It’s on! For the faithful, heaven has come to earth for six weeks of brilliant sport, courtesy of the Rugby World Cup in Japan. And it’s starting at a cracking pace with no less than four crucial matches this weekend.
This promises to be the most intriguing and open RWC since the great 2003 effort Australia hosted – that glorious sporting festival despite England’s drop goal in the last minute of extra time to defeat the Wallabies.
New Zealand has won three of the eight cups, including the last two. The All Blacks justifiably start favourites, but they arguably look more beatable than in any previous tournament.
The invincibility mantle has been lost. In the last 12 months, the ABs have been defeated by Australia, Ireland and South African, drawn against South Africa, and only scrapped home by one point against England and four against Argentina.
Depending on the path to the final, that means Australia has a much better chance of grabbing its third title than anyone could have imagined a year ago.
— Rugby World Cup (@rugbyworldcup) September 19, 2019
But first there’s the little problem of getting to the final, starting with the Wallabies’ 2.45 pm (AEST) kick off against Fiji. With the harder task of Wales coming next weekend in our pool, there’s no room for a Fijian upset, hence Australia is fielding its A team.
Yet there are always upsets at the RWC, ranging from Japan beating South Africa in 2015 to France dispatching the ABs in 2009.
Straight after Oz v Fiji, France plays Argentina in a match that should decide who comes second in Pool C (behind England). If the Wallabies win their pool, that’s who we’ll meet in the knockout quarter final.
It would be very nice not to meet England in the quarters. The Poms have had the wood on us of late and have looked the biggest, fastest and fittest of the European teams in the final 20 minutes of the northern warmup matches.
So, if we beat Wales next weekend – not a certainty – um, what if France pulls off an upset over England?
Wanting to know what happens next is part of why we love the game.
Straight after France v Argentina, it’s the match of the round: NZ v South Africa.
The rugby rankings are of interest for passing the time in pub conversations, but they don’t really mean much. The reality is that the ABs and Springboks are presently the world’s two best teams, the Boks on the rise, the ABs unusually unsettled, with England looking most like number three.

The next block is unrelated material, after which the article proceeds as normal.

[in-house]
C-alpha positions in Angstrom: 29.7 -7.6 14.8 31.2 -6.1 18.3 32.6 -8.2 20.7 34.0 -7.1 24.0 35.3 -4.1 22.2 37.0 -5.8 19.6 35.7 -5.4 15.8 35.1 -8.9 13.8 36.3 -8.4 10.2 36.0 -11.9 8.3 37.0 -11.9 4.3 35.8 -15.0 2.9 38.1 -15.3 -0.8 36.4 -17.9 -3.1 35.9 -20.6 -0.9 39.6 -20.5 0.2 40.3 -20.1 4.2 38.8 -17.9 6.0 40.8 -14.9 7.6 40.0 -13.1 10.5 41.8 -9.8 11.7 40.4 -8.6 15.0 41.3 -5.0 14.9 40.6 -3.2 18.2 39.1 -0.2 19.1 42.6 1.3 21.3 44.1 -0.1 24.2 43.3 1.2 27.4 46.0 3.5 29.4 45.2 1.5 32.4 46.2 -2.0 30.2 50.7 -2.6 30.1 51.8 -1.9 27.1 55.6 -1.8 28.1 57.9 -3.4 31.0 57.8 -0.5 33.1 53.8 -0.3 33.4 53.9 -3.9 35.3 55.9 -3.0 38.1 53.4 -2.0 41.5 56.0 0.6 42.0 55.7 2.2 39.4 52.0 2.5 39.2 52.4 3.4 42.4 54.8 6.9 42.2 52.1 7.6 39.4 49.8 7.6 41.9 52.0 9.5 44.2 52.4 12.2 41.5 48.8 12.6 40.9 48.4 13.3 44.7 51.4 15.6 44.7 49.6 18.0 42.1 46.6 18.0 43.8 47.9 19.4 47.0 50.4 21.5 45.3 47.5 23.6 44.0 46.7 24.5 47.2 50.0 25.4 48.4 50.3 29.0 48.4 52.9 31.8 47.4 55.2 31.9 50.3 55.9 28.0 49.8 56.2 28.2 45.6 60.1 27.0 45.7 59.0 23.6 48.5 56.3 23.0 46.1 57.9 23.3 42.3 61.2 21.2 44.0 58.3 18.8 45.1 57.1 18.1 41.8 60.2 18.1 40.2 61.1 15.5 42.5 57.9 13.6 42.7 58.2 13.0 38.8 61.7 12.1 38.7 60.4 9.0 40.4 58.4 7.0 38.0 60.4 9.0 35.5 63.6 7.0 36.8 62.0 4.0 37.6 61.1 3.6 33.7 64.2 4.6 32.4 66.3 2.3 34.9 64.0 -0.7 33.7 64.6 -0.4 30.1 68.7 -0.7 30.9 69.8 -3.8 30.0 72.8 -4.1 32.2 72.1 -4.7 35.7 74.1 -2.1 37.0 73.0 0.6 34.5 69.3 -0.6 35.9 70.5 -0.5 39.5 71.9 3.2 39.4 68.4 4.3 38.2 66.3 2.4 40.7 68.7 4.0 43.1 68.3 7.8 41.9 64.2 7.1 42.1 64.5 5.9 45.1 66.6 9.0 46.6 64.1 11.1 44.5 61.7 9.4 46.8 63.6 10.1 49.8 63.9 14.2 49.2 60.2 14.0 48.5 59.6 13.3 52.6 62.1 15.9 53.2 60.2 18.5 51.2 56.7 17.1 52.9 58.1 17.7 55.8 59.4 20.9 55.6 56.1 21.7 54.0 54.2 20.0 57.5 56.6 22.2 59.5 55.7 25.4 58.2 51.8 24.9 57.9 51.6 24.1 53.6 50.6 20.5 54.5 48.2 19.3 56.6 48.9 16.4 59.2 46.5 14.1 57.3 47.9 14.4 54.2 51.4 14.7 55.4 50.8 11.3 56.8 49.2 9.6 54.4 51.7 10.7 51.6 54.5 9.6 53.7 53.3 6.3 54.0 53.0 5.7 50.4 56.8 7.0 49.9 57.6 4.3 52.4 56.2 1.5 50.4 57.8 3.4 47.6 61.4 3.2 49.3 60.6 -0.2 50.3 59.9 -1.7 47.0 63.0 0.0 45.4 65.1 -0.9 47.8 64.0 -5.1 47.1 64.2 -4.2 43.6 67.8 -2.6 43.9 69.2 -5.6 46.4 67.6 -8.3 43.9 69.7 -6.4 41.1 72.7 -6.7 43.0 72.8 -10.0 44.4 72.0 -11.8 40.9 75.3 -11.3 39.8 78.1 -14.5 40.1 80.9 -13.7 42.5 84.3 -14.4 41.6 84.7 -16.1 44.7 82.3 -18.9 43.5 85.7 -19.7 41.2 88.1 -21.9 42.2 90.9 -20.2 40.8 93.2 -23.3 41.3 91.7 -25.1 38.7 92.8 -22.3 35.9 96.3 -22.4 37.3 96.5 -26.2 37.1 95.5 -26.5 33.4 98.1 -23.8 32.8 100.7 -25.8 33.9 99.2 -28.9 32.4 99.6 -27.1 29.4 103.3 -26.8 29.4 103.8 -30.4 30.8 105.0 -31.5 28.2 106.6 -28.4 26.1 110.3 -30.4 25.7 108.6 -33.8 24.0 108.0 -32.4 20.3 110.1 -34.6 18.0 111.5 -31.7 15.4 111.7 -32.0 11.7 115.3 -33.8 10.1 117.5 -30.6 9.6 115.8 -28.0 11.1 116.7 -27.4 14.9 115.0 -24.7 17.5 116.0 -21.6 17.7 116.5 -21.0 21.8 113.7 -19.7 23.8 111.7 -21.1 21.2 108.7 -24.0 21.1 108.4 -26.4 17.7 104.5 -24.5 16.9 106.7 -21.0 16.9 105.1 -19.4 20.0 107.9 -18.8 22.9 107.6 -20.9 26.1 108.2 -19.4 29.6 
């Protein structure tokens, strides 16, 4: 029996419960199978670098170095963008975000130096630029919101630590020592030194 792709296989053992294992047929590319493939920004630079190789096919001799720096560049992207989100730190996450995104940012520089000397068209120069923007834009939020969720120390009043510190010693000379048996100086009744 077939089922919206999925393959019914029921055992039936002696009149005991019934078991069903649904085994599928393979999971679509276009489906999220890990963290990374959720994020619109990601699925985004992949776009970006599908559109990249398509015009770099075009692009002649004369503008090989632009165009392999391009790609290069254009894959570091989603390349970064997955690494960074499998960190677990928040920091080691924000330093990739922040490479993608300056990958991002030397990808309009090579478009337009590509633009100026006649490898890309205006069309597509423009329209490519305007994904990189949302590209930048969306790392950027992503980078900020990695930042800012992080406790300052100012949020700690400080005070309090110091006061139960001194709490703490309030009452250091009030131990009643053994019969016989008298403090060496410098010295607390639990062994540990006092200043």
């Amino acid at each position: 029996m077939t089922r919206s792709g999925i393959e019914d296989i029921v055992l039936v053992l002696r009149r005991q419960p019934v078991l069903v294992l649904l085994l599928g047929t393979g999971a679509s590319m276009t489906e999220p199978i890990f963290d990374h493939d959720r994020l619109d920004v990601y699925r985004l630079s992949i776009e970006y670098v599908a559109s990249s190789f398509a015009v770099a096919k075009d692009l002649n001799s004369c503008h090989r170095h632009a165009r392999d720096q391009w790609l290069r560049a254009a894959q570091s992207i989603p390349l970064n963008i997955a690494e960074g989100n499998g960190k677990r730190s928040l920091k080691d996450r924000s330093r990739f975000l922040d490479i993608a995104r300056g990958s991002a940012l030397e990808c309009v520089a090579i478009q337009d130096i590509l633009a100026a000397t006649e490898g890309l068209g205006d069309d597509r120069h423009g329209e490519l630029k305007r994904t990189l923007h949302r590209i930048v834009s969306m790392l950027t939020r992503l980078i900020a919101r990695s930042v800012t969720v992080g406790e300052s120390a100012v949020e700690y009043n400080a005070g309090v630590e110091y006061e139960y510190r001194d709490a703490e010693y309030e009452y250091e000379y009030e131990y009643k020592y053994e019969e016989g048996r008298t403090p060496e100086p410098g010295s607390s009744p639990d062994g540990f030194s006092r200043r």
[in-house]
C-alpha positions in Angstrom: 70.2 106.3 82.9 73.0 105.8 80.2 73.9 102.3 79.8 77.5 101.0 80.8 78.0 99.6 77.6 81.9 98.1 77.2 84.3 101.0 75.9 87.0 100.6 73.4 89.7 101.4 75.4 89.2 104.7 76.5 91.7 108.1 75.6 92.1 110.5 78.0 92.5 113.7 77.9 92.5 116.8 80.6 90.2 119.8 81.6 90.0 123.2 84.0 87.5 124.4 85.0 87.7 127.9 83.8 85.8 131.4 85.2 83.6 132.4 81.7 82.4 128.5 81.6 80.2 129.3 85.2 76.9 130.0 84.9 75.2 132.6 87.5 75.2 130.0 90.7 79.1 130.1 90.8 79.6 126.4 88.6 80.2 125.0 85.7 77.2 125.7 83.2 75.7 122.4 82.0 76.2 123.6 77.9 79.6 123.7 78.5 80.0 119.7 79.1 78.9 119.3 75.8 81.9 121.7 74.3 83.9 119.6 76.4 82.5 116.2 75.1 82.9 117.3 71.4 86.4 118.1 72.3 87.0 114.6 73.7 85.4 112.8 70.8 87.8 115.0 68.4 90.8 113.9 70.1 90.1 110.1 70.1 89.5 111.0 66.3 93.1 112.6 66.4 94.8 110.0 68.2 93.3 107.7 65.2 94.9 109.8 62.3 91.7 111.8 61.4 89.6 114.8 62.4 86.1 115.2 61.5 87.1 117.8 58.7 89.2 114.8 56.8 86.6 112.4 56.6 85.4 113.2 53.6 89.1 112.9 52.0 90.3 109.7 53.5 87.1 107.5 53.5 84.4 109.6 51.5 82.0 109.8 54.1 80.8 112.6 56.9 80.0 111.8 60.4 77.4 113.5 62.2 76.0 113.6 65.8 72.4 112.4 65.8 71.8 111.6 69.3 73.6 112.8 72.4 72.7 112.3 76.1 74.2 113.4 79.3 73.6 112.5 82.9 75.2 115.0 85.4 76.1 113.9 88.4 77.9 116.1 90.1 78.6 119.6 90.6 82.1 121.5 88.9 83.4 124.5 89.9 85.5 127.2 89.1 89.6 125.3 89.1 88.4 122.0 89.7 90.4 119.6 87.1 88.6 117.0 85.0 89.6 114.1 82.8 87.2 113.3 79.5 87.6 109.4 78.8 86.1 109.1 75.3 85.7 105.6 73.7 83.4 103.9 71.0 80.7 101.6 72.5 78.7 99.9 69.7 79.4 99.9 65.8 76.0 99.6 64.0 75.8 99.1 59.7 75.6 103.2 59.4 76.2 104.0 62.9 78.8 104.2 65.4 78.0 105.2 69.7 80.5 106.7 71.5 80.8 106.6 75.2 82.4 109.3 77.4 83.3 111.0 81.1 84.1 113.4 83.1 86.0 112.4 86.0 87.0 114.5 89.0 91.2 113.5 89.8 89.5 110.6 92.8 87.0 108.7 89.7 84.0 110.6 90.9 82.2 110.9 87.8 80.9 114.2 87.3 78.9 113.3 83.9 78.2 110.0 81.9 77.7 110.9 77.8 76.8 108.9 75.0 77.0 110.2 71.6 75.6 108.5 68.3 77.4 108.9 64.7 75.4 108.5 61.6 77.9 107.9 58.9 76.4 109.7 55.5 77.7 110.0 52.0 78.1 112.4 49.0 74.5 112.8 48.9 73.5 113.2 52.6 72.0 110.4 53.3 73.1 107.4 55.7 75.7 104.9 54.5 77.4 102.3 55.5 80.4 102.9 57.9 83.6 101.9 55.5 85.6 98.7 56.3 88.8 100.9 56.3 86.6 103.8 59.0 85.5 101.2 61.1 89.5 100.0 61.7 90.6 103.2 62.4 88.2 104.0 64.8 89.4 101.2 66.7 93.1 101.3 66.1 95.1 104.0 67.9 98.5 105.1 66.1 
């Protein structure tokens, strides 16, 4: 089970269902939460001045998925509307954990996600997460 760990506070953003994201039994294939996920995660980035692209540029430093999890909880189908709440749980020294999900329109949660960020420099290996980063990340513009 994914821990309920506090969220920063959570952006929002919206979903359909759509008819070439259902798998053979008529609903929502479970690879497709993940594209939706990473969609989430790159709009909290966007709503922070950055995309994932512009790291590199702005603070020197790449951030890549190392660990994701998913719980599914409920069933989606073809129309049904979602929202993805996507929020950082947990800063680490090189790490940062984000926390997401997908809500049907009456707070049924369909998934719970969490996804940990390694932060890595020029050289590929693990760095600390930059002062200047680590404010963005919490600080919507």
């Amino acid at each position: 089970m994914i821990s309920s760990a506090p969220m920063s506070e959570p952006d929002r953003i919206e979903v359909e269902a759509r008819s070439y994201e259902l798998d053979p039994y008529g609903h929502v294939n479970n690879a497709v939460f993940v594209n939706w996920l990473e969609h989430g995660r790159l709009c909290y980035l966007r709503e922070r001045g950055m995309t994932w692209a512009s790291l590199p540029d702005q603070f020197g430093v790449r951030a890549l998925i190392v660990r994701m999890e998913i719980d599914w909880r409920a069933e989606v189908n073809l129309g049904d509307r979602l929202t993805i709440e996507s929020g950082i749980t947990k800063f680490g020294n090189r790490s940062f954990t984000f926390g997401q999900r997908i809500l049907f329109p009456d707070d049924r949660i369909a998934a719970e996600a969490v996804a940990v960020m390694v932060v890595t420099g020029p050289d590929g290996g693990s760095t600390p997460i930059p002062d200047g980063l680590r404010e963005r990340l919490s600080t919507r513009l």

A Kiwi colleague thought it was outrageous that the draw placed NZ and SA in the same pool, but it actually makes perfect sense. They meet, they then go off to face the best of the rest in the quarters and semis and then can potential face off again in the final – if they’re good enough.
The other game that counts this weekend is Ireland v Scotland tomorrow evening in Pool B.
The winner of this match will play the loser of NZ v SA in the quarter finals. Ireland has been only a little cheeky in suggesting they’d prefer to meet NZ than South Africa in the quarters, given the southern giants’ different styles of rugby.
But Ireland, everybody’s second team, has been missing the form that saw them beat the ABs 16– 9 in November. We’ll see.
As for the other games, hey, it’s rugby – it’s all great from the minnows to the giants.
Australian fans’ immediate focus (aside from victory) today will be how well the
breakaway combination is revived – and if the team has rediscovered how to kick with something near intelligence.
It should be an entertaining, hard game, with more great individual stories in the people taking the field than there is space to consider.
From this distant observer’s view, I would have liked Dane Haylett-Petty starting at 15 with Kurtley Beale coming off the bench as required. We’re blessed to have three first-class locks in the side, which should give us lineout superiority.
Pocock, aside from his total game, should make up for comparative lack of height with superior speed and defence than Salakai-Loto showed on a couple of important occasions this year. And here’s to the great challenge of playing Koroibete and Kerevi against their country of origin.